david_prentice:
A regular Arduino punter just wants to "wash and go".

Oh, that was a good idea. But because of such common practices (in a slipshod way), snobbery against Arduino does not decrease. Do not you want to change this situation, being an advanced punter of Arduino? At least, to warn newcomers that this common practice has bad consequences, but there are more correct ways, although a bit more complicated.

david_prentice:
I want to use existing artwork. I am not Michaelangelo. Your program only seems to support freehand drawing.

Obvious misconception.
Should I repeat that you absolutely do not understand the goals and capabilities of my application? Who cares, he will find out. And who does not want, because of the superficial glance, he will not see anything useful and pass by. I do not get any profit out of it to worry.

Go on. This thread started with someone wanting to display a bitmap on his 128x160 TFT. It was solved by #2.

Yes, ideally his project could be organised as project.ino, bitmaps.h bitmaps.c
bitmaps.h could ensure correct types and linkage

The OP started with PNG and used a PC tool to create the appropriate C array. I do not know which tool.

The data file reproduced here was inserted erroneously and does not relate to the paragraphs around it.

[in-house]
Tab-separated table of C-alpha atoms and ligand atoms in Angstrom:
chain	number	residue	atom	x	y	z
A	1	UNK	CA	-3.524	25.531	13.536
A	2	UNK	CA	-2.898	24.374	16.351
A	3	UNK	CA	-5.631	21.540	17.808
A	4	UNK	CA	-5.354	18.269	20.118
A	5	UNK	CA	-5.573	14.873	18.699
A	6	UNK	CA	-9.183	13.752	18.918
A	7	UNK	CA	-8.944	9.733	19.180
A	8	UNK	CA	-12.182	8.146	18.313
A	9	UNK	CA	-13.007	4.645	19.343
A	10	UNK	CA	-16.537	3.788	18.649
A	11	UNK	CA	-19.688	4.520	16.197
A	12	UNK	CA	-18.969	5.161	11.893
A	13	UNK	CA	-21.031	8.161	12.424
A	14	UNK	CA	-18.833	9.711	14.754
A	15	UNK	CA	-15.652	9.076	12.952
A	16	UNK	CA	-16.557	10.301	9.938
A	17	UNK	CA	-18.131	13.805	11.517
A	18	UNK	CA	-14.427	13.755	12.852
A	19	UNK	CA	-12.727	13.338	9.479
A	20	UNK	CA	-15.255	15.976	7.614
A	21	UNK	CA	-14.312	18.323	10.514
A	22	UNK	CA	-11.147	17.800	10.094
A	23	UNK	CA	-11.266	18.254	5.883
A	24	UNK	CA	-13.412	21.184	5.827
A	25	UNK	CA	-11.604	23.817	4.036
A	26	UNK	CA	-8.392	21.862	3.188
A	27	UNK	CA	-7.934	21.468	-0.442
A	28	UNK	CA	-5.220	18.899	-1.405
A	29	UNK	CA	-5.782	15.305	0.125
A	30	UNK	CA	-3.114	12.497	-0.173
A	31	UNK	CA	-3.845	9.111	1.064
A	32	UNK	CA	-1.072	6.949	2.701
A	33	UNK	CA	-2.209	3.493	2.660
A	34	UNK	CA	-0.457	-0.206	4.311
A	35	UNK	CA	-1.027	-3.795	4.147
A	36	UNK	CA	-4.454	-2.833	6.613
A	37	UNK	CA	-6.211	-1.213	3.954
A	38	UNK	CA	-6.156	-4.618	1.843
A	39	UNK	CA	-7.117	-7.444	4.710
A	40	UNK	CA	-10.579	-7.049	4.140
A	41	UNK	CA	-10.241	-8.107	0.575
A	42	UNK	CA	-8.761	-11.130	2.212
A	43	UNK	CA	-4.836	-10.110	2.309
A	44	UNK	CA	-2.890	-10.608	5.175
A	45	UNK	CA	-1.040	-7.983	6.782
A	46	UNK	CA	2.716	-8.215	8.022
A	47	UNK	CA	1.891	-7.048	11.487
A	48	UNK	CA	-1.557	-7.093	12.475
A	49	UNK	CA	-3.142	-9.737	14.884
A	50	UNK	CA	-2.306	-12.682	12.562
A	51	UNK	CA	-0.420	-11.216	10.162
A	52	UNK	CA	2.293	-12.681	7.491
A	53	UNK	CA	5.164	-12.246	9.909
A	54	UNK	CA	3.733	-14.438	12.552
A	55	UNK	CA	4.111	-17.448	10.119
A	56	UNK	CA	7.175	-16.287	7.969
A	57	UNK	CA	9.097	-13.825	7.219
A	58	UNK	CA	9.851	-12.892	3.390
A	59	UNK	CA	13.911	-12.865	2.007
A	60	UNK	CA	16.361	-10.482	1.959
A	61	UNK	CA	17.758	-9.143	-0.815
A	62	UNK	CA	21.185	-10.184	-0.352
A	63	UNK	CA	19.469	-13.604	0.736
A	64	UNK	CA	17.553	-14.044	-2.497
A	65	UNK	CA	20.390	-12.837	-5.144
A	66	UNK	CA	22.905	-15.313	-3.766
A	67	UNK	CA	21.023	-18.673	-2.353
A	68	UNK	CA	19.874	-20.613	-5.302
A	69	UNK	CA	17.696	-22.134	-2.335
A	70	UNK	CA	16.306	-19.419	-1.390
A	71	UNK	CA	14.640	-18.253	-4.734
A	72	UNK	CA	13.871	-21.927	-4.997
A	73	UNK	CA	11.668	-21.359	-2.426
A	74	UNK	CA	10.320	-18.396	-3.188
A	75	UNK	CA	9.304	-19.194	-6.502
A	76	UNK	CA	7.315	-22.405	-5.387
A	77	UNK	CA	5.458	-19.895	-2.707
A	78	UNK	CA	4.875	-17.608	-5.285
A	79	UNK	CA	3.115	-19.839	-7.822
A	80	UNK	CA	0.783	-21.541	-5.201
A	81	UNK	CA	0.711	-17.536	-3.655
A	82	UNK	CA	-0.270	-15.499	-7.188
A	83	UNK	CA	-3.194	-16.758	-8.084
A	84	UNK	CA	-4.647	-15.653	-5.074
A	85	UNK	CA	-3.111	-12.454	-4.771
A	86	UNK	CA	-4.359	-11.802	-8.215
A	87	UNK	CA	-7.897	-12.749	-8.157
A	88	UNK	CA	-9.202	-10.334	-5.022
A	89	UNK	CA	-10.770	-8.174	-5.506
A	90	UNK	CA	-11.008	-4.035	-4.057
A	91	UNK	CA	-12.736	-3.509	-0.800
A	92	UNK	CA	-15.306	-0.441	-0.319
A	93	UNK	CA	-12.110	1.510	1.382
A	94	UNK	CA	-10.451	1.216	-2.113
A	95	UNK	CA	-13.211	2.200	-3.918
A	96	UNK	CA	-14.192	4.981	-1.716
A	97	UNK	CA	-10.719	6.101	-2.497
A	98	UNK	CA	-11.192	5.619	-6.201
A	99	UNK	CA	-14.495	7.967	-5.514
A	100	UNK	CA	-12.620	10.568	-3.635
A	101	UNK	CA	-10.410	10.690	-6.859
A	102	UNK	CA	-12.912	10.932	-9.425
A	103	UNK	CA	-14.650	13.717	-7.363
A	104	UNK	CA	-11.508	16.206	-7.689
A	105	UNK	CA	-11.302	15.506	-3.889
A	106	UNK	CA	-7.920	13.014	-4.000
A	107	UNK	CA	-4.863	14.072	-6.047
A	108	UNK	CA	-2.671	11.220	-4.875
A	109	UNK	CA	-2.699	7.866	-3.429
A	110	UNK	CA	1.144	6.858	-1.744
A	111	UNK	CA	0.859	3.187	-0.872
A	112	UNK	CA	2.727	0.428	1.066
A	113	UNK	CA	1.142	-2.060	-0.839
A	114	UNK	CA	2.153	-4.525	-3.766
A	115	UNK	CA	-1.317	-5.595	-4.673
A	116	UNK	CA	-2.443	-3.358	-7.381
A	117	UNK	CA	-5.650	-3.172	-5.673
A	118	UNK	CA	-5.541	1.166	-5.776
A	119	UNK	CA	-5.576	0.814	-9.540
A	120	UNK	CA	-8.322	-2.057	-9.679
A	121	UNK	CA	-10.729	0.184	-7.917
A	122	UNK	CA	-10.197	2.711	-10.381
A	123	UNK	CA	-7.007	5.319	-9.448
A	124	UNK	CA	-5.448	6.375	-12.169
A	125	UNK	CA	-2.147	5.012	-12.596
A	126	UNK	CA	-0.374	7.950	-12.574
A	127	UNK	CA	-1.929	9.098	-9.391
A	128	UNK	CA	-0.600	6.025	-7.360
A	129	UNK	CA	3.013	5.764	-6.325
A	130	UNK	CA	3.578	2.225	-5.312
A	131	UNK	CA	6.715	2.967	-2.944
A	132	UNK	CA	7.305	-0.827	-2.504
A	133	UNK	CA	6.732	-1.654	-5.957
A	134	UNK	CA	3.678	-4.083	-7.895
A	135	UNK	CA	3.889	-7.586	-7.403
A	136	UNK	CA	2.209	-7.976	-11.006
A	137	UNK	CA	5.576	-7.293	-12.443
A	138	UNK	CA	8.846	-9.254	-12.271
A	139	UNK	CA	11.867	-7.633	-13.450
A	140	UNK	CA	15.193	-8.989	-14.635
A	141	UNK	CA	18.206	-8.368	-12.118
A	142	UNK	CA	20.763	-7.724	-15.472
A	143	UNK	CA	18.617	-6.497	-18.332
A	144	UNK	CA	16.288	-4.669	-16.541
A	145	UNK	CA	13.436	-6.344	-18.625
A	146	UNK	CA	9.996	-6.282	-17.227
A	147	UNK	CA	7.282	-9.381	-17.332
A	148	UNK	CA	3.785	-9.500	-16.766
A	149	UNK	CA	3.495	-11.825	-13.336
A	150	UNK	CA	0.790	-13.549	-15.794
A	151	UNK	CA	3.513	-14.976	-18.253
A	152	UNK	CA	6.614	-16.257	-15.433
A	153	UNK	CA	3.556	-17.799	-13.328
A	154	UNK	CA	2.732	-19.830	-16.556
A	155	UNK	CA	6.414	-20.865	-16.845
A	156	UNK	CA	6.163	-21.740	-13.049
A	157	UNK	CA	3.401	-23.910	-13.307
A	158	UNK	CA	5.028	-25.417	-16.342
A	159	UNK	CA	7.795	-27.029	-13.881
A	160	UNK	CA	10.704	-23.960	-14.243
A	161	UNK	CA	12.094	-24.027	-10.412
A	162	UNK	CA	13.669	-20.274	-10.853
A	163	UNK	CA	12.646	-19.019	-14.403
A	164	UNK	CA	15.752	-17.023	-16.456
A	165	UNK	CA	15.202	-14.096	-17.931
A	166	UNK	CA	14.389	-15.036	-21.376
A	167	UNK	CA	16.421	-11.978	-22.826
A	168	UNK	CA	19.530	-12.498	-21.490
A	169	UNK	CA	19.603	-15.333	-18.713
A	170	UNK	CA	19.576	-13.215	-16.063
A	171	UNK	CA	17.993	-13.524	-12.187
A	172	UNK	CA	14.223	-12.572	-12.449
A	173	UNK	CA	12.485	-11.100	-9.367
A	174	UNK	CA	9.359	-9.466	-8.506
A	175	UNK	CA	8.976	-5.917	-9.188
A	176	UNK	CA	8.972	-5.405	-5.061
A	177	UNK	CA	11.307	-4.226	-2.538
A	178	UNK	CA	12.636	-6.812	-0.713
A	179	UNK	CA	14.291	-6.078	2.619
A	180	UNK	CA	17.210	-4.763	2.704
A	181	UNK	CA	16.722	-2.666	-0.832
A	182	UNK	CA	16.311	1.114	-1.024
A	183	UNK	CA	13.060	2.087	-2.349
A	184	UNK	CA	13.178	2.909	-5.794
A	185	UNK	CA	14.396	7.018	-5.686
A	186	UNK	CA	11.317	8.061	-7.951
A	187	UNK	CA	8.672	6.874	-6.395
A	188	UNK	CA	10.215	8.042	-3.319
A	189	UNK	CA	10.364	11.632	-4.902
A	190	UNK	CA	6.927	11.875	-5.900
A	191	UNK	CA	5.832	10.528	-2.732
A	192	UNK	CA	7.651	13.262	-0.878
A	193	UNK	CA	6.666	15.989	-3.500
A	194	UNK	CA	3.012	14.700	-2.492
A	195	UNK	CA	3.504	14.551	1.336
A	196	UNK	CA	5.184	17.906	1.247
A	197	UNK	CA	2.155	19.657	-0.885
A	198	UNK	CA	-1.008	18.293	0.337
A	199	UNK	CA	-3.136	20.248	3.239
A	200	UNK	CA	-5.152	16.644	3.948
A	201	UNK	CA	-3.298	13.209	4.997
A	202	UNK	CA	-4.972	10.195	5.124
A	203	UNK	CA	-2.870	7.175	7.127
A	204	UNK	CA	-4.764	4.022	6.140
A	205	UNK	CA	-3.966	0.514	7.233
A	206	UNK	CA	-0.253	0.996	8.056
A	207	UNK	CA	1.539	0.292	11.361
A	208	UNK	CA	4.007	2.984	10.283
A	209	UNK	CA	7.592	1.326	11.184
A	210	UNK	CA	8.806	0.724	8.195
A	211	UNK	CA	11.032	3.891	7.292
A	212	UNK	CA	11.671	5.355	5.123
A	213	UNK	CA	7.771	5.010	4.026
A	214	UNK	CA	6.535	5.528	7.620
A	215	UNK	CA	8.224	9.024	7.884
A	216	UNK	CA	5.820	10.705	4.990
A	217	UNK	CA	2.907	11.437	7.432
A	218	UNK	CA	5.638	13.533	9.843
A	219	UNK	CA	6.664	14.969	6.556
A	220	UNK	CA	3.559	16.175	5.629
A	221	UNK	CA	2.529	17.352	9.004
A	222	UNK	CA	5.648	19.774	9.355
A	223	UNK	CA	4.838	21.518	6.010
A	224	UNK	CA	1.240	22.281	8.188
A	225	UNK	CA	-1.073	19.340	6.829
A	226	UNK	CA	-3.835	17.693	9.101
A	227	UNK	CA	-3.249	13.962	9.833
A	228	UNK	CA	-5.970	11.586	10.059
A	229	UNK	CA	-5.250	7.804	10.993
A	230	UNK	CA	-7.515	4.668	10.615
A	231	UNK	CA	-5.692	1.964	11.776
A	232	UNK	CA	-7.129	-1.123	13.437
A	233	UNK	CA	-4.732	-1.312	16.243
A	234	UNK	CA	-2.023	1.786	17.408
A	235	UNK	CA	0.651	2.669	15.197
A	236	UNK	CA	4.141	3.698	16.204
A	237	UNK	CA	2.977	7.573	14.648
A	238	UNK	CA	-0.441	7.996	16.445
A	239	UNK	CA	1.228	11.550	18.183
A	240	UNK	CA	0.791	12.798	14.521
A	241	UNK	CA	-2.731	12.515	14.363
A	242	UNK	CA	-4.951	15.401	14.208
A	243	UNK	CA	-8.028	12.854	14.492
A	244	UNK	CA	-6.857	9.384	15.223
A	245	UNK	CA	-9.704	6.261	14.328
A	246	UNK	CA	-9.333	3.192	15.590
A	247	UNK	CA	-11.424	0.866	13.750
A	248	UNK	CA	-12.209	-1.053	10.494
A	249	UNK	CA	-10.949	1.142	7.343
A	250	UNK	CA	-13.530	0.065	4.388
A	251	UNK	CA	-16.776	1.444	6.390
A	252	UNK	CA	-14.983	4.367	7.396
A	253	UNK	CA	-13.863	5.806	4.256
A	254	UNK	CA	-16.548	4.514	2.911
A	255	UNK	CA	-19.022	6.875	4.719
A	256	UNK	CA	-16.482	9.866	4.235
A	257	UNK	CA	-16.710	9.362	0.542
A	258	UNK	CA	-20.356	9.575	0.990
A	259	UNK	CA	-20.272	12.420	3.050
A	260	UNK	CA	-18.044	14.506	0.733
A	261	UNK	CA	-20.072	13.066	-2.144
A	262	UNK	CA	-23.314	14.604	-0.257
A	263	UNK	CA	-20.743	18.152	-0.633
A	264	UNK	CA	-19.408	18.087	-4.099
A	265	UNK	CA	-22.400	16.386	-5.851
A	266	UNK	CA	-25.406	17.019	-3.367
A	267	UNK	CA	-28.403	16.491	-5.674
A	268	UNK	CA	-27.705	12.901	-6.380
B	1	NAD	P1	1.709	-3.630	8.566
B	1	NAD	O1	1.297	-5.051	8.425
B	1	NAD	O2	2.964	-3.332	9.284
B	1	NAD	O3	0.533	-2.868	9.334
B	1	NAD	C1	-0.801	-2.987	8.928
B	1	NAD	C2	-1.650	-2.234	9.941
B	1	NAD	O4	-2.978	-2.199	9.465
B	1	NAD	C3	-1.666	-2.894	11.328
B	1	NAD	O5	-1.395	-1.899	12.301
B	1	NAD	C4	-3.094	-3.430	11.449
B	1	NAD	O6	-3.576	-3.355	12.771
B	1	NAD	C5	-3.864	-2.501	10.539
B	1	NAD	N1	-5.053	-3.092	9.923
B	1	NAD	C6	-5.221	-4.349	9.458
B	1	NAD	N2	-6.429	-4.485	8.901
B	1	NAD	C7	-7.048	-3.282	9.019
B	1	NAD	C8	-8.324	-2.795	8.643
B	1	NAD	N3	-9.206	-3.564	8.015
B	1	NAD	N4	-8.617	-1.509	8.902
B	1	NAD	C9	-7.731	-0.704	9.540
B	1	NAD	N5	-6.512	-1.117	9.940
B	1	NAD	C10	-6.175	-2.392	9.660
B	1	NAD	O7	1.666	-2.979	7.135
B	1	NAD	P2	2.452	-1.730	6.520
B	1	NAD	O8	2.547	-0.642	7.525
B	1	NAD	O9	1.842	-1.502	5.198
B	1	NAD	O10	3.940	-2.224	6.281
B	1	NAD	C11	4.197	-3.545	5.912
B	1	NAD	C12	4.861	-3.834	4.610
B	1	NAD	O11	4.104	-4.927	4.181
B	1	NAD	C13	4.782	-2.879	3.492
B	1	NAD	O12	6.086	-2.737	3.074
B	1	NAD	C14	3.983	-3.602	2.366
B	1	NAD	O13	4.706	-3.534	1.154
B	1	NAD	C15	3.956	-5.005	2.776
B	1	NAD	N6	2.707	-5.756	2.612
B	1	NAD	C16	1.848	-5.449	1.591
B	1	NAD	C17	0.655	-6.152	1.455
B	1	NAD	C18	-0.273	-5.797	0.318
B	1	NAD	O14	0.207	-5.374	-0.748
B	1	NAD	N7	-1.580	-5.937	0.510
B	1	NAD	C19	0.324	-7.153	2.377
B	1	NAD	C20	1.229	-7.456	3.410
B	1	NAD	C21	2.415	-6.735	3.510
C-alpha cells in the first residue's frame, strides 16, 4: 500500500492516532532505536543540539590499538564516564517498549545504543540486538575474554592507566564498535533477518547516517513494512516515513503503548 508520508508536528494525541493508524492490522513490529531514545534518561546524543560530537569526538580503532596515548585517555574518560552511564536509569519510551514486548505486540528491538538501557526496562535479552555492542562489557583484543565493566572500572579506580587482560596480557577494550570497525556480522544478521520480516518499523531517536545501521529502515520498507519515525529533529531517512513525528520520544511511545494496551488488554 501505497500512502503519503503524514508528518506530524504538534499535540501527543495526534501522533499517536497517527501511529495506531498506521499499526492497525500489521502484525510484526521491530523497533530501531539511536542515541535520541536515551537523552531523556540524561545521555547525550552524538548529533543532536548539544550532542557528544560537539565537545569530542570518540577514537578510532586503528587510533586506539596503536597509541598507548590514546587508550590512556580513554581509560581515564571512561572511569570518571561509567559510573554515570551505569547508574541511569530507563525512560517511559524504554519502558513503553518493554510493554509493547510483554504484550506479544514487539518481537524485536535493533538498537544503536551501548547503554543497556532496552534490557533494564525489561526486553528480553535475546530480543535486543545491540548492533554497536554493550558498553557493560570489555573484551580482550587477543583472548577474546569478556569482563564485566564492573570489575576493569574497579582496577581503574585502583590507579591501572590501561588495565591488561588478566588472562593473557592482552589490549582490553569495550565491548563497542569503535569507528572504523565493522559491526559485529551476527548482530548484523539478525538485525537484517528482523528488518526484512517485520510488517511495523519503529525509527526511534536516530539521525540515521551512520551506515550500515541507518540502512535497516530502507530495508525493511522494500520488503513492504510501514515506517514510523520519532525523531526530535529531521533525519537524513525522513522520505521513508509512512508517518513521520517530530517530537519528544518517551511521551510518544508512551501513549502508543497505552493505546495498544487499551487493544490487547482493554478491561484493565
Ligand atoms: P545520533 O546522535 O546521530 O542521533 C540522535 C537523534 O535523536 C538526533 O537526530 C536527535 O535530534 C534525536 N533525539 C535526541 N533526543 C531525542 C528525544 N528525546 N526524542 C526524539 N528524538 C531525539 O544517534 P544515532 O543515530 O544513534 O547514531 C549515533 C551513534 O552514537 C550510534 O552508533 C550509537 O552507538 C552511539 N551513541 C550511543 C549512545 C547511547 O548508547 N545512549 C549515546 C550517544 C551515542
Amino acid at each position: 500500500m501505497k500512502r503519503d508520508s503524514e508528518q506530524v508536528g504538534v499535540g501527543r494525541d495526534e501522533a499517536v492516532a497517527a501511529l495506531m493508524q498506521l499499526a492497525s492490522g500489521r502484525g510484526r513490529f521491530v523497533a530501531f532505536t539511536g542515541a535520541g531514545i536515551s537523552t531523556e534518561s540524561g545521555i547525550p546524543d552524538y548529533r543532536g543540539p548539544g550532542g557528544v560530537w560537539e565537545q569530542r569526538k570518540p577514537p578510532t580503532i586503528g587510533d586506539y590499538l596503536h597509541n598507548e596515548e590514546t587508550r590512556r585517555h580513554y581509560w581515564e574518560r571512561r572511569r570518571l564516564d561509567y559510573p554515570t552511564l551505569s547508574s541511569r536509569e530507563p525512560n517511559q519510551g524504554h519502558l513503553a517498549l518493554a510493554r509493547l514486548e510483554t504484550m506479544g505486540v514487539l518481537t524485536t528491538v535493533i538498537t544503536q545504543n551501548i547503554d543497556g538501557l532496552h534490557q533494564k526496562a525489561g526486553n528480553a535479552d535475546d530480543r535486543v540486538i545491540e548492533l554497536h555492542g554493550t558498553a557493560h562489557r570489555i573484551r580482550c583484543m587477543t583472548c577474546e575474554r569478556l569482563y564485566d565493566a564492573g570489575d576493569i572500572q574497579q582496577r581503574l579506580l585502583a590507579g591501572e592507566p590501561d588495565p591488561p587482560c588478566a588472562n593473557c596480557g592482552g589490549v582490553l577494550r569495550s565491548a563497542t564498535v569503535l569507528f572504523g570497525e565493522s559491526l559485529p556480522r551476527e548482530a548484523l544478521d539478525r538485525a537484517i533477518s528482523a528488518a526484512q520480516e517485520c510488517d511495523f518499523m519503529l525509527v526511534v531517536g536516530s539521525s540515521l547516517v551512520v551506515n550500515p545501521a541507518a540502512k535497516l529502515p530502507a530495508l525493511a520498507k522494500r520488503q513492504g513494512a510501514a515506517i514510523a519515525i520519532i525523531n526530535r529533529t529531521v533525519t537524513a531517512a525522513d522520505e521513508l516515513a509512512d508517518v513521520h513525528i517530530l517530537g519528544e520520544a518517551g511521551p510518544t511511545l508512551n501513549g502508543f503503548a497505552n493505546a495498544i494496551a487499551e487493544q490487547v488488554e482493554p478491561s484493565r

I would be interested to know whether your application is able to perform this common task.
You do not have to tell me. You can keep it a secret.

David.

Edit. My apologies. It looks as if you can "import" a graphic and "convert" it to a C file according to a "image.tmpl"

So it is possible to create C files with suitable format for Arduino projects. C files from your default template do not compile.

david_prentice:
Yes, ideally his project could be organised as project.ino, bitmaps.h bitmaps.c
bitmaps.h could ensure correct types and linkage

Definitely yes. And this is the reason why I wrote a message in this topic. Not for advertising anything.
Earlier here I saw the topic, where the Arduino's punter, following the common practice, placed a huge font in the header file. And then included it in those source code files where the font was required.

david_prentice:
I would be interested to know whether your application is able to perform this common task.
You do not have to tell me. You can keep it a secret.

It's also possible.
This secret is published on home page of app.

david_prentice:
Edit. My apologies. It looks as if you can "import" a graphic and "convert" it to a C file according to a "image.tmpl"

So it is possible to create C files with suitable format for Arduino projects. C files from your default template do not compile.

You are right.